Phil Hope: The following table sets out the level of correspondence the Department received which related to the review of Part IX of the Drug Tariff.

The majority of this information will have come from members of the public.








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Details of the new arrangements under Part IX of the Drug Tariff for the provision of stoma and urology appliances—and related services—in primary care will be published shortly, together with a summary of the responses to the last consultation.


John Battle: To ask the Secretary of State for Health what Government funding has been provided for research into mesothelioma in the last 10 years; and what funding for such research is planned over the next five years. [255475]

Dawn Primarolo: Over the last 10 years, the main part of the Department's research and development budget has been allocated to and managed by national health service organisations.

Those organisations have accounted for their use of the allocations they have received from the Department in an annual research and development report. The reports identify total, aggregated expenditure on national priority areas, including cancer. They do not provide details of research into particular cancer sites.

The National Cancer Research Institute (NCRI), a United Kingdom wide partnership between government, charities and industry, makes cancer research information available online via the International Cancer Research Portfolio database at:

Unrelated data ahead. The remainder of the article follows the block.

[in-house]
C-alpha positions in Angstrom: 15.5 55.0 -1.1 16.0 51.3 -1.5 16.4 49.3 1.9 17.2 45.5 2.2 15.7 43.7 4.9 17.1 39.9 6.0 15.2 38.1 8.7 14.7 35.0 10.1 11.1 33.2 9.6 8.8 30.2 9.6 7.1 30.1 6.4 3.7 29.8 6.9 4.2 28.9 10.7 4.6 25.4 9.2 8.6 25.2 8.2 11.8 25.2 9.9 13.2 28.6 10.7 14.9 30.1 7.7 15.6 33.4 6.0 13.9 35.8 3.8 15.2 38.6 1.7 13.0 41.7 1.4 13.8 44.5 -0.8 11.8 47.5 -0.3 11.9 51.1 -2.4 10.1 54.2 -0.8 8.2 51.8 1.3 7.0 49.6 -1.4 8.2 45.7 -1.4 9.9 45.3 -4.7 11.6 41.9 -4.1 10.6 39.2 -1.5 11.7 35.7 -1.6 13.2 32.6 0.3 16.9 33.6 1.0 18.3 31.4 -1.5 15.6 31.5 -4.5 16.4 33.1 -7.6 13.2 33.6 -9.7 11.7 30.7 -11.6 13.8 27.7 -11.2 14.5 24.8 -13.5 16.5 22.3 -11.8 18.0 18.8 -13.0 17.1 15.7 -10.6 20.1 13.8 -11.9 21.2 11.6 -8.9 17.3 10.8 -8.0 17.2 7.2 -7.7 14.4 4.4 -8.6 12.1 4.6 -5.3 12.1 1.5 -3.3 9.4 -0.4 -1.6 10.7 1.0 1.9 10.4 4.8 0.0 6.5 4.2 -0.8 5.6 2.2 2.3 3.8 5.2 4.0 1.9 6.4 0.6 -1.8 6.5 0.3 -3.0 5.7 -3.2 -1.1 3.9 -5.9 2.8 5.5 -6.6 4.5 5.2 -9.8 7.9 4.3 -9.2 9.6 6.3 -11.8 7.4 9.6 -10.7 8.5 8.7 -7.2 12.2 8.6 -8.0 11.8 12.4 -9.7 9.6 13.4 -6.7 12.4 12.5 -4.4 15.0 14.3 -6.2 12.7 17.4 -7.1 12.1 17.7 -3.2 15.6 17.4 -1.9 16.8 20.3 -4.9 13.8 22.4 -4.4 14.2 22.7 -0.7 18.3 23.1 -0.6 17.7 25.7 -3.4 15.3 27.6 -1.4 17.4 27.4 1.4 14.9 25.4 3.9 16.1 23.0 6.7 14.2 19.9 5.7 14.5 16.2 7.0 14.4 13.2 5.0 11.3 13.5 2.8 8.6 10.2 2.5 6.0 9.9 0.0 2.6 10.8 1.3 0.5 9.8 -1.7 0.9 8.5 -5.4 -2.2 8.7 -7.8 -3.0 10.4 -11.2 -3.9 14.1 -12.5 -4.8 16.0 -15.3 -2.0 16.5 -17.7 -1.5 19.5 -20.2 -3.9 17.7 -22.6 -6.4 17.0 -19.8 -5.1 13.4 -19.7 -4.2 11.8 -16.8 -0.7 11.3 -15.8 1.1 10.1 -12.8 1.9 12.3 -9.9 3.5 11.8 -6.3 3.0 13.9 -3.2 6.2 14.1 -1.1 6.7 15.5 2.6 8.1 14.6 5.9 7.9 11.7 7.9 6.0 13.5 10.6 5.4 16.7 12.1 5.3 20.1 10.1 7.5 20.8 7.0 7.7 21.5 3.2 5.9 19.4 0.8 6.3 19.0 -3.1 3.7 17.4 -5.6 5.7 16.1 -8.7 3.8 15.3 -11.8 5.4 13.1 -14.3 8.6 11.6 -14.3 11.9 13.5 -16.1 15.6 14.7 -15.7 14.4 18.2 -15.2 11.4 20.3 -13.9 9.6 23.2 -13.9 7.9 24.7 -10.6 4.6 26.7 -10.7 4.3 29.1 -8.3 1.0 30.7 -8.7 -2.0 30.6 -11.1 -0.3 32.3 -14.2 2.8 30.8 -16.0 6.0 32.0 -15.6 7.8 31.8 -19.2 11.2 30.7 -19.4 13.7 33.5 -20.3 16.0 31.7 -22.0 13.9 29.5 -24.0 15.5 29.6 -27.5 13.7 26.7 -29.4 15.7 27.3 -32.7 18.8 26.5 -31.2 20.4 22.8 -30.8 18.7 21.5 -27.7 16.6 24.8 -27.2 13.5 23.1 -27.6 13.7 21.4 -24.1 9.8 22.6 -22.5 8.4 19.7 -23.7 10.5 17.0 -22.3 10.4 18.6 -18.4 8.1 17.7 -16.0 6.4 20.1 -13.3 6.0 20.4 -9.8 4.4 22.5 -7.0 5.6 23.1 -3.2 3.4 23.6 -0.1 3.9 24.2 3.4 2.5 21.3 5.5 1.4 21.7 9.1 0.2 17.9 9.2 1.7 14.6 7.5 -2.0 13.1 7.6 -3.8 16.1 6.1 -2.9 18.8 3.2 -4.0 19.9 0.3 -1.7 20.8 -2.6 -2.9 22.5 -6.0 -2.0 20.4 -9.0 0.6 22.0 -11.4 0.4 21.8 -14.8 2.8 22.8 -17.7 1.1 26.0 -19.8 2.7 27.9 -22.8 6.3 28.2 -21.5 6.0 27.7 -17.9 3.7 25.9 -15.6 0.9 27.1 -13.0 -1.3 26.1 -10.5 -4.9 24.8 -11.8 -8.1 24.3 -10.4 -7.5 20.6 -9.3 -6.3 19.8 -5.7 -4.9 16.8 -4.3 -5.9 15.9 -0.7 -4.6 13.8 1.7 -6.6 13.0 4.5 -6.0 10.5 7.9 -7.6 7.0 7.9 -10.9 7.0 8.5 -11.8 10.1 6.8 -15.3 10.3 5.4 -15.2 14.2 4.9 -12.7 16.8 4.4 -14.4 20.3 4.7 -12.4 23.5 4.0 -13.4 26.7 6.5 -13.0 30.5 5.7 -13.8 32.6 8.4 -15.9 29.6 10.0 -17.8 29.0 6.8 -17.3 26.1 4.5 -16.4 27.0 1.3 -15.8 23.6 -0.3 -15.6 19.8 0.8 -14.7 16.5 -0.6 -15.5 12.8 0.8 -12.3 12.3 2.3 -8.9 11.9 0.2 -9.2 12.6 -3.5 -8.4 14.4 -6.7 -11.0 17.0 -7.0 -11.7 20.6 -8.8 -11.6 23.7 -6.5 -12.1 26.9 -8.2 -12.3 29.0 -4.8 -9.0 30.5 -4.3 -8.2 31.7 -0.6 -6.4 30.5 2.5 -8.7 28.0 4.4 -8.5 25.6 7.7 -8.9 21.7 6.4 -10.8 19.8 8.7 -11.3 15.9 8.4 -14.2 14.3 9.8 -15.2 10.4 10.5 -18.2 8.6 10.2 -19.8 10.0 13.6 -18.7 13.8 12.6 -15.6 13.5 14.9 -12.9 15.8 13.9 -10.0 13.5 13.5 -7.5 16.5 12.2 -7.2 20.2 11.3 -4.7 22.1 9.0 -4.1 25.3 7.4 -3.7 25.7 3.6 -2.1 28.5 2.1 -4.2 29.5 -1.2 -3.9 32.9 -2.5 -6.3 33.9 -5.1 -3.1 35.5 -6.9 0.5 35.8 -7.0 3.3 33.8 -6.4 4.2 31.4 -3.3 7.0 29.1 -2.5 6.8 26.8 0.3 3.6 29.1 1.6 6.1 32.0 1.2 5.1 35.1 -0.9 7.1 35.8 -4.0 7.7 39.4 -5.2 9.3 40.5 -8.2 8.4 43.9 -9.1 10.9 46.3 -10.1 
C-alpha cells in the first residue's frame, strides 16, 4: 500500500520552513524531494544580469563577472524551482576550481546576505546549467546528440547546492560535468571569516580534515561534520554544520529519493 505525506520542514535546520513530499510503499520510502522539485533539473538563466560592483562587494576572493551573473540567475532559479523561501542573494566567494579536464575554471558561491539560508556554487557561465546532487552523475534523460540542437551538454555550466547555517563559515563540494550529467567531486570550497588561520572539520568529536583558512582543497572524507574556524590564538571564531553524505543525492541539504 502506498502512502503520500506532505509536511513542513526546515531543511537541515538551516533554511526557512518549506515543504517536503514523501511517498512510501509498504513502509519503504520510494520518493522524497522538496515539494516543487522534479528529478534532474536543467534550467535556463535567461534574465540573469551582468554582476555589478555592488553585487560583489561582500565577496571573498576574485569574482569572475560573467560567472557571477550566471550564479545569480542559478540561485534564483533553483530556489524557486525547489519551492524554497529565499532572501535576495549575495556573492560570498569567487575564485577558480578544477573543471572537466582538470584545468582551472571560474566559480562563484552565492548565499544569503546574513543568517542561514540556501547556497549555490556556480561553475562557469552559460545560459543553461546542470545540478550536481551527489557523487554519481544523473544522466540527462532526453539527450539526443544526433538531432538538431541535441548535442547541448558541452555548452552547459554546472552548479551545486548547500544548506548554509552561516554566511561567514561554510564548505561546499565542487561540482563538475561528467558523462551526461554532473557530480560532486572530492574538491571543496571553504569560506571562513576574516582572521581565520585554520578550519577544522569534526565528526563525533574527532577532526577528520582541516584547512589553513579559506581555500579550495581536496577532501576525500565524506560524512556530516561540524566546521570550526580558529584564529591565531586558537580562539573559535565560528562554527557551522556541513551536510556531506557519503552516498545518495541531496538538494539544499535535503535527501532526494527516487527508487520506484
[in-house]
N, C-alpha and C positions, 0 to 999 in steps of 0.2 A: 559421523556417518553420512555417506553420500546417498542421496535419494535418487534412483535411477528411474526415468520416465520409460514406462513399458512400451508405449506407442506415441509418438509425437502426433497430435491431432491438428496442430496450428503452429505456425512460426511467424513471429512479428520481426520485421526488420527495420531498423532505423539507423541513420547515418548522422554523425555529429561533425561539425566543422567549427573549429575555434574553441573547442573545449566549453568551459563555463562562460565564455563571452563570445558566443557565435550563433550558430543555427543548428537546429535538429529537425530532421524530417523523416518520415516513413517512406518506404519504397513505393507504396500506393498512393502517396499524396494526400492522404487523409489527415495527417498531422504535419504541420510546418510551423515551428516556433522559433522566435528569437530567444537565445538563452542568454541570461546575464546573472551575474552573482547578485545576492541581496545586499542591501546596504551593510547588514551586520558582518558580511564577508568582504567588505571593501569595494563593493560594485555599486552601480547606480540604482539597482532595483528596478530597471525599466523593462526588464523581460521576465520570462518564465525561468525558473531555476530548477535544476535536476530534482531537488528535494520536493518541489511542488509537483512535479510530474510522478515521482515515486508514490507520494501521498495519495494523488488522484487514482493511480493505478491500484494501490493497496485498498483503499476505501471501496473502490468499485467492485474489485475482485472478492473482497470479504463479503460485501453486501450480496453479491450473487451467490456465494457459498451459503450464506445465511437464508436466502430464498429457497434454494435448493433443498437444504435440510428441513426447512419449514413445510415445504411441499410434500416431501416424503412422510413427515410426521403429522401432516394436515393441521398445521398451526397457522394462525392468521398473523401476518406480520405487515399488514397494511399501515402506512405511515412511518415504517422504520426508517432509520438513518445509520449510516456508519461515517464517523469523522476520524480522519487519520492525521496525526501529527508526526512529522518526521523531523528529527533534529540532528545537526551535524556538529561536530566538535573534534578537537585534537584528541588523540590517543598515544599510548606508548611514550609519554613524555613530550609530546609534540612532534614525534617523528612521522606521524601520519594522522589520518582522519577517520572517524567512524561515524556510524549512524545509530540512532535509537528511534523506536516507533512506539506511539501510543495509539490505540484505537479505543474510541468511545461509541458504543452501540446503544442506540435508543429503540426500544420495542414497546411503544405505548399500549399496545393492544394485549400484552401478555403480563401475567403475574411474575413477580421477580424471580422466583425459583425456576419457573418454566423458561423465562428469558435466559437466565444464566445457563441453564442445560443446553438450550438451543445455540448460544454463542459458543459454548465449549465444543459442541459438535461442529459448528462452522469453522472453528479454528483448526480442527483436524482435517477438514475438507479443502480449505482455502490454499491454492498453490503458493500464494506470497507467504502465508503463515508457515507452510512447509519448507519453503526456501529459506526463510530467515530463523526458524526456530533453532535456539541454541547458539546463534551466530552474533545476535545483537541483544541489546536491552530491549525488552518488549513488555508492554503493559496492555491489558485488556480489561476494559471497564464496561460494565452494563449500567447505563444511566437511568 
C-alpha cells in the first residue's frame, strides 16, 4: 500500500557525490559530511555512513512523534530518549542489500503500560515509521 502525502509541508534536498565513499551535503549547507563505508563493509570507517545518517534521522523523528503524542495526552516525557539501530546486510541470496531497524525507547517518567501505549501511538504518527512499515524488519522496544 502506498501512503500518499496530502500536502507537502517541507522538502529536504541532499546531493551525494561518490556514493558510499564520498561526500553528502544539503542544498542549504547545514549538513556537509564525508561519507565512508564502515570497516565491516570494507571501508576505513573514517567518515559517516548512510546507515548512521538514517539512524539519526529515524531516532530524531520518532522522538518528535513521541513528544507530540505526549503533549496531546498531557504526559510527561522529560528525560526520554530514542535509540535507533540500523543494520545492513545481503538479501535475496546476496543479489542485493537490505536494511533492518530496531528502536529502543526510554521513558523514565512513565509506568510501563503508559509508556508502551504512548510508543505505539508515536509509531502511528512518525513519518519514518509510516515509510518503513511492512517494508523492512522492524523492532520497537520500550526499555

Details of current Departmental and Medical Research Council (MRC) site-specific cancer research can be found through this database.

The MRC is one of the main agencies through which the Government supports biomedical research. The MRC is an independent body funded by the Department for Innovation, Universities and Skills.

MRC expenditure over the last 10 years on lung cancer research, including research relating to mesothelioma, has been:

£ million





















These figures include funding to the MRC Clinical Trials Unit for the clinical trials in lung cancer programme which included support for the MS01 trial “(Active symptom control with or without chemotherapy for patients with malignant pleural mesothelioma)”.

The usual practice of the Department's National Institute for Health Research and of the MRC is not to ring-fence funds for expenditure on particular topics: research proposals in all areas compete for the funding available. Future levels of expenditure on lung cancer research will be determined by the success of relevant bids for funding.